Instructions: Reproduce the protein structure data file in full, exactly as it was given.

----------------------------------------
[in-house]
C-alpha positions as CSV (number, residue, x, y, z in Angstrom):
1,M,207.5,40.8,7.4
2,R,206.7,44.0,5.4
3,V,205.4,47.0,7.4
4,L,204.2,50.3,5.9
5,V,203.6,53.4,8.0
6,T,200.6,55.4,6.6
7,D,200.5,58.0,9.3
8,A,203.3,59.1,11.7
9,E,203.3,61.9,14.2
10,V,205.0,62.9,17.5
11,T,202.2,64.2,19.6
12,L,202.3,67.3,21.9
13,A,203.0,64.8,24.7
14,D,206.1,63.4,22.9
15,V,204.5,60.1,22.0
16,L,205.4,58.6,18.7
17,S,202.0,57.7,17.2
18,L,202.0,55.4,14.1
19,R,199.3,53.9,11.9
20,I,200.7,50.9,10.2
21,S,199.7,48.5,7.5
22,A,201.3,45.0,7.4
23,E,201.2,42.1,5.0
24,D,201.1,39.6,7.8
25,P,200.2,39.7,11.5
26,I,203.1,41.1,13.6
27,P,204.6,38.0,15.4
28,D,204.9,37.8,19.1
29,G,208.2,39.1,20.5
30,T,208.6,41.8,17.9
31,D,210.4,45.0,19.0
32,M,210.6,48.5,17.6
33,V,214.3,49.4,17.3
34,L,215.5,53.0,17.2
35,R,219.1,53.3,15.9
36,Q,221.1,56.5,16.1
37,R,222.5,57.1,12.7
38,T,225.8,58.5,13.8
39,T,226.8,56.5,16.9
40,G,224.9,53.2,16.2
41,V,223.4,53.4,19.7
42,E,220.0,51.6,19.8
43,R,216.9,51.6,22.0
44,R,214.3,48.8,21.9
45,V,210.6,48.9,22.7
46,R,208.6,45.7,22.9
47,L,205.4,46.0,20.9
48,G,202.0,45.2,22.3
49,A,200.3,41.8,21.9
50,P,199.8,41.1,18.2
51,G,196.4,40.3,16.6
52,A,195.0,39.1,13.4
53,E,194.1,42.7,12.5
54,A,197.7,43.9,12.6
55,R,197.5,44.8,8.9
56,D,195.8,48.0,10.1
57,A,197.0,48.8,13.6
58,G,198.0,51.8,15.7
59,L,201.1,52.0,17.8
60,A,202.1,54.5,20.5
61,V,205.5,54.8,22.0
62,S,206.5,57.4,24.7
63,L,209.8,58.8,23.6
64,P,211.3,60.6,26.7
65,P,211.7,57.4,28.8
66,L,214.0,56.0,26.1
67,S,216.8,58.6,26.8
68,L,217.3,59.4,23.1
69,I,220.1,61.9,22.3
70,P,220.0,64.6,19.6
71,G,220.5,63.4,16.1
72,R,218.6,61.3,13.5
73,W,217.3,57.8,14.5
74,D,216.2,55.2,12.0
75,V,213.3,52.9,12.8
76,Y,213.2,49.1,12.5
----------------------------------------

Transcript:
[in-house]
C-alpha positions as CSV (number, residue, x, y, z in Angstrom):
1,M,207.5,40.8,7.4
2,R,206.7,44.0,5.4
3,V,205.4,47.0,7.4
4,L,204.2,50.3,5.9
5,V,203.6,53.4,8.0
6,T,200.6,55.4,6.6
7,D,200.5,58.0,9.3
8,A,203.3,59.1,11.7
9,E,203.3,61.9,14.2
10,V,205.0,62.9,17.5
11,T,202.2,64.2,19.6
12,L,202.3,67.3,21.9
13,A,203.0,64.8,24.7
14,D,206.1,63.4,22.9
15,V,204.5,60.1,22.0
16,L,205.4,58.6,18.7
17,S,202.0,57.7,17.2
18,L,202.0,55.4,14.1
19,R,199.3,53.9,11.9
20,I,200.7,50.9,10.2
21,S,199.7,48.5,7.5
22,A,201.3,45.0,7.4
23,E,201.2,42.1,5.0
24,D,201.1,39.6,7.8
25,P,200.2,39.7,11.5
26,I,203.1,41.1,13.6
27,P,204.6,38.0,15.4
28,D,204.9,37.8,19.1
29,G,208.2,39.1,20.5
30,T,208.6,41.8,17.9
31,D,210.4,45.0,19.0
32,M,210.6,48.5,17.6
33,V,214.3,49.4,17.3
34,L,215.5,53.0,17.2
35,R,219.1,53.3,15.9
36,Q,221.1,56.5,16.1
37,R,222.5,57.1,12.7
38,T,225.8,58.5,13.8
39,T,226.8,56.5,16.9
40,G,224.9,53.2,16.2
41,V,223.4,53.4,19.7
42,E,220.0,51.6,19.8
43,R,216.9,51.6,22.0
44,R,214.3,48.8,21.9
45,V,210.6,48.9,22.7
46,R,208.6,45.7,22.9
47,L,205.4,46.0,20.9
48,G,202.0,45.2,22.3
49,A,200.3,41.8,21.9
50,P,199.8,41.1,18.2
51,G,196.4,40.3,16.6
52,A,195.0,39.1,13.4
53,E,194.1,42.7,12.5
54,A,197.7,43.9,12.6
55,R,197.5,44.8,8.9
56,D,195.8,48.0,10.1
57,A,197.0,48.8,13.6
58,G,198.0,51.8,15.7
59,L,201.1,52.0,17.8
60,A,202.1,54.5,20.5
61,V,205.5,54.8,22.0
62,S,206.5,57.4,24.7
63,L,209.8,58.8,23.6
64,P,211.3,60.6,26.7
65,P,211.7,57.4,28.8
66,L,214.0,56.0,26.1
67,S,216.8,58.6,26.8
68,L,217.3,59.4,23.1
69,I,220.1,61.9,22.3
70,P,220.0,64.6,19.6
71,G,220.5,63.4,16.1
72,R,218.6,61.3,13.5
73,W,217.3,57.8,14.5
74,D,216.2,55.2,12.0
75,V,213.3,52.9,12.8
76,Y,213.2,49.1,12.5